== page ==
In Saving Private Ryan, Tom Hank’s character has a curious ritual when he reaches a new country. He stoops to the ground, taking a sample of soil to put with his collection. Something similar used to happen at early 90’s indie gigs, evident by the scrum at the t-shirt stall.
You had to get a t-shirt. Often you would put it on immediately, placing it over the shirt you’d worn to the gig. Some bands survived on t-shirt sales alone, acts such as James selling far more garments than records. Occasionally you’d buy them ‘outside’ the venue, cheap t-shirts from the bootleg vendor in the street, but the real gems were found on the official stalls.
I bought dozens. Mostly, they were terrible. Black country noise merchants Neds Atomic Dustbin were the worst offenders, releasing countless awful designs, resplendent with their swirly logo. The worst t-shirt I ever wore came from a gig promoting their second album. Written on the front in big white letters was the phrase ‘Not Sleeping Around’, something made obvious by the miserable specimen clothed within. My father was not impressed. I think he’d have preferred it if I was sleeping around.
But some were wonderful, and my favourite was my Pop Kid design from the band Senseless Things. They were terrific, a glorious pop outfit with some of the greatest singles of the period, their records housed in wonderful sleeves designed by Jamie Hewlett. Evidence can be found here, here, and here. The last one contains lyrics not to be played in front of the children and is unlikely to get them any airplay on Pick of the Pops, but I think its incredible. The intro alone is enough to get my blood pumping.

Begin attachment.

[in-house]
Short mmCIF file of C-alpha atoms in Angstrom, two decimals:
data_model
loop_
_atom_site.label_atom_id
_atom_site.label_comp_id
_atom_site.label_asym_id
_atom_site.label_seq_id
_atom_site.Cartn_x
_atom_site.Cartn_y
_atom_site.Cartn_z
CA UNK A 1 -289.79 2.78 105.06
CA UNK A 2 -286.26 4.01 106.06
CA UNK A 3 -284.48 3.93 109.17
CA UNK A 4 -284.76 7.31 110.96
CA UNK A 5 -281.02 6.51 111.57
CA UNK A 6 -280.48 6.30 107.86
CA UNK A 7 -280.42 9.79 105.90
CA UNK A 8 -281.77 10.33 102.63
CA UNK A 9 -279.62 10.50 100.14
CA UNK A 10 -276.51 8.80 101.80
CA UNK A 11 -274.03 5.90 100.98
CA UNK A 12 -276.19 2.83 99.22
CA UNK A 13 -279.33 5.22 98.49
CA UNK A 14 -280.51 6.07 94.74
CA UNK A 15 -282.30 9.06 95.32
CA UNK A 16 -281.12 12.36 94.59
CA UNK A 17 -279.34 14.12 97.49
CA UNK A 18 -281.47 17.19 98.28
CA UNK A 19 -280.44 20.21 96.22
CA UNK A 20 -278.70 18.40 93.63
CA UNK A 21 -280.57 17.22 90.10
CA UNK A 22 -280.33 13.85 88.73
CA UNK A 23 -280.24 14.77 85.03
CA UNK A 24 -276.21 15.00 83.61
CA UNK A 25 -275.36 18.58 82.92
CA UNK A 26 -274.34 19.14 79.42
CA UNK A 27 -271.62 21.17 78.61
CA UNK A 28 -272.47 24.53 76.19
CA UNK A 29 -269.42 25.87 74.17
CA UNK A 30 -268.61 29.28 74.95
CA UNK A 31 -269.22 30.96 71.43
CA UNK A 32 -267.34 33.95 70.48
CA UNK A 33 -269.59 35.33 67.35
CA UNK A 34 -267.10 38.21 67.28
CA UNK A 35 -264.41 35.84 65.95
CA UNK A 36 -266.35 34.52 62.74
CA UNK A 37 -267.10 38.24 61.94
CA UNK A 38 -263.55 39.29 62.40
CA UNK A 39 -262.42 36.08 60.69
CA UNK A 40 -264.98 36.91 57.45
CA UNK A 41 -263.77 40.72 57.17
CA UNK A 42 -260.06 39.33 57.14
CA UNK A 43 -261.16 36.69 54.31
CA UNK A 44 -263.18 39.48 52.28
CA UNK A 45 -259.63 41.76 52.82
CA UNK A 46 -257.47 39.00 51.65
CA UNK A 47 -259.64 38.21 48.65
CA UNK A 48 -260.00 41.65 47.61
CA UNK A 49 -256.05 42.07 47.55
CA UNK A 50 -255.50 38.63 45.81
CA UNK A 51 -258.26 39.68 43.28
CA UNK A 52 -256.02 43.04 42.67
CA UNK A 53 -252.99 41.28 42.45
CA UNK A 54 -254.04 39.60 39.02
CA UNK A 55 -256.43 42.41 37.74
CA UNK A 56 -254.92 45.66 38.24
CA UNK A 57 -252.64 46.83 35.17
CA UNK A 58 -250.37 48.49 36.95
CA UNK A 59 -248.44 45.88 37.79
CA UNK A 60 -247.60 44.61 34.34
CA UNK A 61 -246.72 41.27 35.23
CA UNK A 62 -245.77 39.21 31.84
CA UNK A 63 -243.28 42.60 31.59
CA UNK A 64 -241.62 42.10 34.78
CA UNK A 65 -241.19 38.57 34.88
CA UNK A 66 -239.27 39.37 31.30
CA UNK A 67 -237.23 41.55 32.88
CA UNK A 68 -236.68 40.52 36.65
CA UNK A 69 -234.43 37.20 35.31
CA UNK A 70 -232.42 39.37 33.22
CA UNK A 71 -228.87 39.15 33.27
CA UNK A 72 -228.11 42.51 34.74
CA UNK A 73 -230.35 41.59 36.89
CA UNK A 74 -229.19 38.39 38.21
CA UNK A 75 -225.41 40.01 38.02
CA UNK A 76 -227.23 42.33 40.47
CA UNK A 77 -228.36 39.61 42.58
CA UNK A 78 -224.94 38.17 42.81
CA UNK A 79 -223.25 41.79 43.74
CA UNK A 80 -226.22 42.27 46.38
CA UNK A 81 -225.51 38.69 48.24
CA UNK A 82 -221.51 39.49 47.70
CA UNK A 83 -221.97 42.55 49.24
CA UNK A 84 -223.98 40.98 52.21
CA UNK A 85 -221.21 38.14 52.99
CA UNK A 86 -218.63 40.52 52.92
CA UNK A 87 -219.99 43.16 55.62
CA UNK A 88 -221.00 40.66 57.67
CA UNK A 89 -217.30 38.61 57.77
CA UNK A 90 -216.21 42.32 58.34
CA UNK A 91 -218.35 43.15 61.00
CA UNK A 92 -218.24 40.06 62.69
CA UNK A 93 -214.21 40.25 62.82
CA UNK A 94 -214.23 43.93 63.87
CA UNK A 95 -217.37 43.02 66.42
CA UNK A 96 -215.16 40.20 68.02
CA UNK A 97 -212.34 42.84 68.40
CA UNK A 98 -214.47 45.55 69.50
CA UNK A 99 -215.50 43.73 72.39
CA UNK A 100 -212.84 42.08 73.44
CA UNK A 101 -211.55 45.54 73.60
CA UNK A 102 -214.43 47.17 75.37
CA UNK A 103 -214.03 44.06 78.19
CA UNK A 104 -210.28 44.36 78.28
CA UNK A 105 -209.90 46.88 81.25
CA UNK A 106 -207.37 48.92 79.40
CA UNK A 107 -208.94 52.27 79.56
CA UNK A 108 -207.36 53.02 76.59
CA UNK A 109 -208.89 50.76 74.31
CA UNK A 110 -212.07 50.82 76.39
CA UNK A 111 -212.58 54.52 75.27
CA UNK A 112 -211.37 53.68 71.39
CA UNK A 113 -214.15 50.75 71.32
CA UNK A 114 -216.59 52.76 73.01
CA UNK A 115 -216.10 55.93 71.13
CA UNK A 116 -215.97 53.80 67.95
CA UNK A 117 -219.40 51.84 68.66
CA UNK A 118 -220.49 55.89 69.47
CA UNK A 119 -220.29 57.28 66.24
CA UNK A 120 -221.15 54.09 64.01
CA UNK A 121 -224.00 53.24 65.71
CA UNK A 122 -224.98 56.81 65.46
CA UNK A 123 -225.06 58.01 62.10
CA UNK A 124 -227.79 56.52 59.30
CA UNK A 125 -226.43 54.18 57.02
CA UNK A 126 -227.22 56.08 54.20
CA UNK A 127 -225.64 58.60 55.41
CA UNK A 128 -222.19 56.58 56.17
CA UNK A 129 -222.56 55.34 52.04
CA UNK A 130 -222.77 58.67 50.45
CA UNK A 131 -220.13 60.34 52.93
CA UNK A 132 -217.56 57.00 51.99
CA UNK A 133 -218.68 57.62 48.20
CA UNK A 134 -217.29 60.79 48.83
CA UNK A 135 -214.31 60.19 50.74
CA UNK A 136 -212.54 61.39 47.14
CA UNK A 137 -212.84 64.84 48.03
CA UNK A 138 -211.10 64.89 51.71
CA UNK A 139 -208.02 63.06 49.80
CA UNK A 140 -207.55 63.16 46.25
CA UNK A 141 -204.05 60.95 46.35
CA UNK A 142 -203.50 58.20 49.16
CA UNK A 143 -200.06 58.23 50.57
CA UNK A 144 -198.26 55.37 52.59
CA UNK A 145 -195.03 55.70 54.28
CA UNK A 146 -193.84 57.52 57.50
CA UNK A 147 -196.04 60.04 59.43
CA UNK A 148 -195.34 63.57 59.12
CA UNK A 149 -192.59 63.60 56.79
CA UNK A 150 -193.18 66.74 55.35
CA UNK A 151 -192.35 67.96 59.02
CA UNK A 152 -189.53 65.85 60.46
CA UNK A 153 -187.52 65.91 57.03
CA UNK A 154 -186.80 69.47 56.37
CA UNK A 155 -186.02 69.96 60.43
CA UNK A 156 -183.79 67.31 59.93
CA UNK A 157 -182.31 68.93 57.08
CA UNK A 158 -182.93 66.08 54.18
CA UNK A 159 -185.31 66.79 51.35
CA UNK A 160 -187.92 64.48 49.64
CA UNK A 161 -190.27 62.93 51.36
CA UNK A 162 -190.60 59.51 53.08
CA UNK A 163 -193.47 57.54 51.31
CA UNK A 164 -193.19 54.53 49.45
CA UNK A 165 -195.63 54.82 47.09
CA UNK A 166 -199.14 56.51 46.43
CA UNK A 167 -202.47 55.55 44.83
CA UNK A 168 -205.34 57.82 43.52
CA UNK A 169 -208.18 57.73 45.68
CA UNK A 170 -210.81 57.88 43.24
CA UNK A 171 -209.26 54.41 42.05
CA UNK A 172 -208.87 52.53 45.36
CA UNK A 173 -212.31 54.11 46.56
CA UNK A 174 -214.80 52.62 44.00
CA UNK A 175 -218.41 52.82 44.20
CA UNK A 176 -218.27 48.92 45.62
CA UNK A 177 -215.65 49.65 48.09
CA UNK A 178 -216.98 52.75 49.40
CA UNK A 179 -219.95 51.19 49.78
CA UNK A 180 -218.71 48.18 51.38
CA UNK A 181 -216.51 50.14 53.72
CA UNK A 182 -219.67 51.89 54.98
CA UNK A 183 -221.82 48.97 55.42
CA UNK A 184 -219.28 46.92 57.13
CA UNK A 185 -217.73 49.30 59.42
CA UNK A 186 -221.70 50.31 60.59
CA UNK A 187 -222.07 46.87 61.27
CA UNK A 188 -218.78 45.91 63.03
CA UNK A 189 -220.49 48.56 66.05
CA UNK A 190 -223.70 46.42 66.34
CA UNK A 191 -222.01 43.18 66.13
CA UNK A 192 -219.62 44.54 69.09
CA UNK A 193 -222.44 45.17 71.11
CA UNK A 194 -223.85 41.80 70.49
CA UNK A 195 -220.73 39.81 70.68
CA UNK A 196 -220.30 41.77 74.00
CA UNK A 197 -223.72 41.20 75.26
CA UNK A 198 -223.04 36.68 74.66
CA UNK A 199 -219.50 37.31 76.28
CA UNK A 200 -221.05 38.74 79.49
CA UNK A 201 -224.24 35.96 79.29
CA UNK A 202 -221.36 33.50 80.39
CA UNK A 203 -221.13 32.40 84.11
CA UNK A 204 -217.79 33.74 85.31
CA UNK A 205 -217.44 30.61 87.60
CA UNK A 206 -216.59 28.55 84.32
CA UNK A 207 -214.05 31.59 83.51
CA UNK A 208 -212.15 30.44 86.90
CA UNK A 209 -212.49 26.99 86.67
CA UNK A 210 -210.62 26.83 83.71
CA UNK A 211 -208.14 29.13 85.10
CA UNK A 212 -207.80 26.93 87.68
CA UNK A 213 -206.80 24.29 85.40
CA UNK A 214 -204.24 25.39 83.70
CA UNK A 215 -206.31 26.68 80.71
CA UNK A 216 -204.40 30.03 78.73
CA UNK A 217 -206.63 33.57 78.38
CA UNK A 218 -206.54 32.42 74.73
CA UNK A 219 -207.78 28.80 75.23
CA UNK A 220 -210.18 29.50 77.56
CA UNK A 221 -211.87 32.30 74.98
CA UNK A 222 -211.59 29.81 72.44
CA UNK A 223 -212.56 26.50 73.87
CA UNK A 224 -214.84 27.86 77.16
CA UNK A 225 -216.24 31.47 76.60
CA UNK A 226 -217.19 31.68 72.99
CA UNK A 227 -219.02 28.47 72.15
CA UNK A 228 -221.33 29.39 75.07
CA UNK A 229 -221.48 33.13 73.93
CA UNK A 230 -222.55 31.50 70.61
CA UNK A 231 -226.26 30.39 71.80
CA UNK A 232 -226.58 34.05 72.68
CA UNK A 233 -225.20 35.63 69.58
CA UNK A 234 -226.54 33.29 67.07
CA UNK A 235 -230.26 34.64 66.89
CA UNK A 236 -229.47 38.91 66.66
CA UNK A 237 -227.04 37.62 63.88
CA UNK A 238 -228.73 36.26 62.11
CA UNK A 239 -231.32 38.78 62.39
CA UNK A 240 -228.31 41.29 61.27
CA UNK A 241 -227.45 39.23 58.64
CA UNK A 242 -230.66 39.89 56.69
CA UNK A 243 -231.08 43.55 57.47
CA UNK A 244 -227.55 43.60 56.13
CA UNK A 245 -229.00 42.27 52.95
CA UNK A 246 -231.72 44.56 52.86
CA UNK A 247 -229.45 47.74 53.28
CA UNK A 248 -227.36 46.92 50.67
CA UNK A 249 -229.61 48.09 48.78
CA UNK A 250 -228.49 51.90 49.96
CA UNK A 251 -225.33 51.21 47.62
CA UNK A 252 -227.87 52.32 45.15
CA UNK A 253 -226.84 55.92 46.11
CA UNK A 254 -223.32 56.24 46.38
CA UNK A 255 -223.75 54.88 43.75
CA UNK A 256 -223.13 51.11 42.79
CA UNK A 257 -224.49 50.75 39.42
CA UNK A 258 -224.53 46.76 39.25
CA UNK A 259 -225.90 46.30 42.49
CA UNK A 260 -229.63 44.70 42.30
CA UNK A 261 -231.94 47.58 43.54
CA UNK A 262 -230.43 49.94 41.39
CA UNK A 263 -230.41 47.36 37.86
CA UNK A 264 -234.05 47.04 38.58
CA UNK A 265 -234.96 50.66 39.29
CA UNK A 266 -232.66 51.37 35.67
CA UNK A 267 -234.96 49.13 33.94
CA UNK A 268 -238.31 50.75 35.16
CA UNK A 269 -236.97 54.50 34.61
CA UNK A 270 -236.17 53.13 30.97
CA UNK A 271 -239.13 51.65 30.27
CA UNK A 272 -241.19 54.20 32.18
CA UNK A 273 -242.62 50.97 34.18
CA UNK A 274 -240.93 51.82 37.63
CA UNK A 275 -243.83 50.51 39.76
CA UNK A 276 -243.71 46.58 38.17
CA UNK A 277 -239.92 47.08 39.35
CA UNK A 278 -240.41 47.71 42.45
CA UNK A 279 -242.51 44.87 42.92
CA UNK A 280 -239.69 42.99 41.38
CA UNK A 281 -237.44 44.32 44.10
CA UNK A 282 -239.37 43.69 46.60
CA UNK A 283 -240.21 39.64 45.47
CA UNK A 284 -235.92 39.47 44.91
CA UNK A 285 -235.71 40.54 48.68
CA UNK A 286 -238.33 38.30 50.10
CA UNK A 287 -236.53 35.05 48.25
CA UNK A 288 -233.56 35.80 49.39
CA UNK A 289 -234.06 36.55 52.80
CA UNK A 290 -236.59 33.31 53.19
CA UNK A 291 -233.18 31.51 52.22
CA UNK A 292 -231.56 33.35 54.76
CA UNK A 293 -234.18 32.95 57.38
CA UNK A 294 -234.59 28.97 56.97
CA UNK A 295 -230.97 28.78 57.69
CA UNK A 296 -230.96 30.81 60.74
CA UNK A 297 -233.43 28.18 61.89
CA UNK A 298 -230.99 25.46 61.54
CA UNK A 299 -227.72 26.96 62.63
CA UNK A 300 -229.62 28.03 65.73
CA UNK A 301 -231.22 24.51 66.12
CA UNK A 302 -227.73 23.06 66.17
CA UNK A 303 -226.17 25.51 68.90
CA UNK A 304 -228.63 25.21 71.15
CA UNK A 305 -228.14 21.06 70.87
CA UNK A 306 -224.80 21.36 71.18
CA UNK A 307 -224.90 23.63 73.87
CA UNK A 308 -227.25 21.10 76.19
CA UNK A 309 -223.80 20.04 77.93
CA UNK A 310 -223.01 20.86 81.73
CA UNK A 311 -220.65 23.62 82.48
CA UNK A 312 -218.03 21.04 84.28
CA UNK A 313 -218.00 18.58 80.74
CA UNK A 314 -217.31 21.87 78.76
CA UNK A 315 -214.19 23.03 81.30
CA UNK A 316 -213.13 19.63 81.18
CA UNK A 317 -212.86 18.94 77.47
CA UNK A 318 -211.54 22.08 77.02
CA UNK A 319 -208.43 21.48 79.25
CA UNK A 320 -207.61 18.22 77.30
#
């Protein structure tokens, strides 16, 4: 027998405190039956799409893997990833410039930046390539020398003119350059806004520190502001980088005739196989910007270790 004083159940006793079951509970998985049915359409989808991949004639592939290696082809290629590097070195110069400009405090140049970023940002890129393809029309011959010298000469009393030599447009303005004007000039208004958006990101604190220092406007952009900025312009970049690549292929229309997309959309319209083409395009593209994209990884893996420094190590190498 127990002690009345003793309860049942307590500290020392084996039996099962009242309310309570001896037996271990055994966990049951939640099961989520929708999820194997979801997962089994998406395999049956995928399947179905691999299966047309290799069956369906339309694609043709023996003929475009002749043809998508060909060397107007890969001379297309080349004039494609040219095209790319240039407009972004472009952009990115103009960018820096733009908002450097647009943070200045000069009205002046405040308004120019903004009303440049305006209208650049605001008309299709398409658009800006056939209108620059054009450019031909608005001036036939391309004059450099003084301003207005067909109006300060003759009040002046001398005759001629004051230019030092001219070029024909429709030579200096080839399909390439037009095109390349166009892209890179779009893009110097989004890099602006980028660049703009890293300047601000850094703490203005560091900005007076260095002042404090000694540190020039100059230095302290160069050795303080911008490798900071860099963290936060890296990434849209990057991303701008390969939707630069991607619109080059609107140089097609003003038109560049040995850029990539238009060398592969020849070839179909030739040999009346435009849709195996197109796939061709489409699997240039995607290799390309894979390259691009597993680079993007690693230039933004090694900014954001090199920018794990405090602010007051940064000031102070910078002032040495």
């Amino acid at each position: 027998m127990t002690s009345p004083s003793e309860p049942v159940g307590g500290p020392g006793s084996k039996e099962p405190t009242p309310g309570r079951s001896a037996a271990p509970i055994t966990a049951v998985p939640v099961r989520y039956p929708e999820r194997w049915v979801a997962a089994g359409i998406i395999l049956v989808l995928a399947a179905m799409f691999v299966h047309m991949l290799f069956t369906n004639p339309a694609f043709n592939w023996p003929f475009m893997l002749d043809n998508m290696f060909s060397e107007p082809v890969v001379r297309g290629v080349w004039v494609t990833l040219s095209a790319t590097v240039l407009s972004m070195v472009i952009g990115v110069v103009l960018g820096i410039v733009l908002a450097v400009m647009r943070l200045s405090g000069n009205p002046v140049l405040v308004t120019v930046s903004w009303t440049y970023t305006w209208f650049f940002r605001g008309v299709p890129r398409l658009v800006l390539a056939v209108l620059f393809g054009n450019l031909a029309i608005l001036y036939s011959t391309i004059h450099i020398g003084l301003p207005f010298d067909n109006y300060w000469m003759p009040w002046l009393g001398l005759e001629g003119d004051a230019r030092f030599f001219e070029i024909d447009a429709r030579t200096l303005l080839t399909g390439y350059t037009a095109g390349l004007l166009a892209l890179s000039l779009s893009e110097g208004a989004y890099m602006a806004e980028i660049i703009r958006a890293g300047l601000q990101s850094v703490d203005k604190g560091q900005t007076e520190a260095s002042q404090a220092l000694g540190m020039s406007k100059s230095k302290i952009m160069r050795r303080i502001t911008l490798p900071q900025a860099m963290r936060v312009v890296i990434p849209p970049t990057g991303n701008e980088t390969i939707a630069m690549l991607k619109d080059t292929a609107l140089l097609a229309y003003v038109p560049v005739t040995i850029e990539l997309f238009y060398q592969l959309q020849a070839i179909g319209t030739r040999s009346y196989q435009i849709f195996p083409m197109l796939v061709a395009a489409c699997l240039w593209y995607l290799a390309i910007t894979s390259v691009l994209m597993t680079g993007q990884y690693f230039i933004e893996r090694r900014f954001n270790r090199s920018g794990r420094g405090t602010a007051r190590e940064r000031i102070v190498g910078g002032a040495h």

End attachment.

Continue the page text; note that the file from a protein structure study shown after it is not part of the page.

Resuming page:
What I liked about this shirt is that it didn’t mention the band, but was instantly recognisable to a fellow fan. I remember once stepping from a train and getting a nice thumbs-up from a stranger, all down to this shirt. It lifted my day immeasurably.
I wish I still had it. It would probably fit me better now than then. Other favourites included one by the band Curve, with lovely Spirograph prints on the chest and sleeves. I had at least a dozen Pop Will Eat Itself shirts, including a splendid black one with long printed sleeves. But I definitely had more bad ones than good ones. Other stinkers included one by the band Eat that placed a huge fruit machine melon on my tummy, and an awful one by sadly forgotten band Scorpio Rising that had a print of a pink hand grenade.
It was unique to this period. I went to a lot of concerts during Britpop and didn’t buy a thing, just lager. On the rare occasions we go to gigs my wife occasionally buys a tour shirt but I haven’t for a good 25 years.
The Senseless Things shirt cost me I’d guess about £10. Ebay currently has a second hand one retailing for £200. But if I still had it, I wouldn’t sell. I’d probably wear it.
Over the years, I think I bought upwards of 50 band t-shirts, so let’s say £500 on tatty garments. When I moved out of the family home I bagged them up and they went to charity, destined for African refugees. It amused me to think that somewhere out there an African farmer is toiling in a field, dressed in a shirt that has “You Fat Bastard” printed on the back.
Anyway, these girls put it far better than I ever could.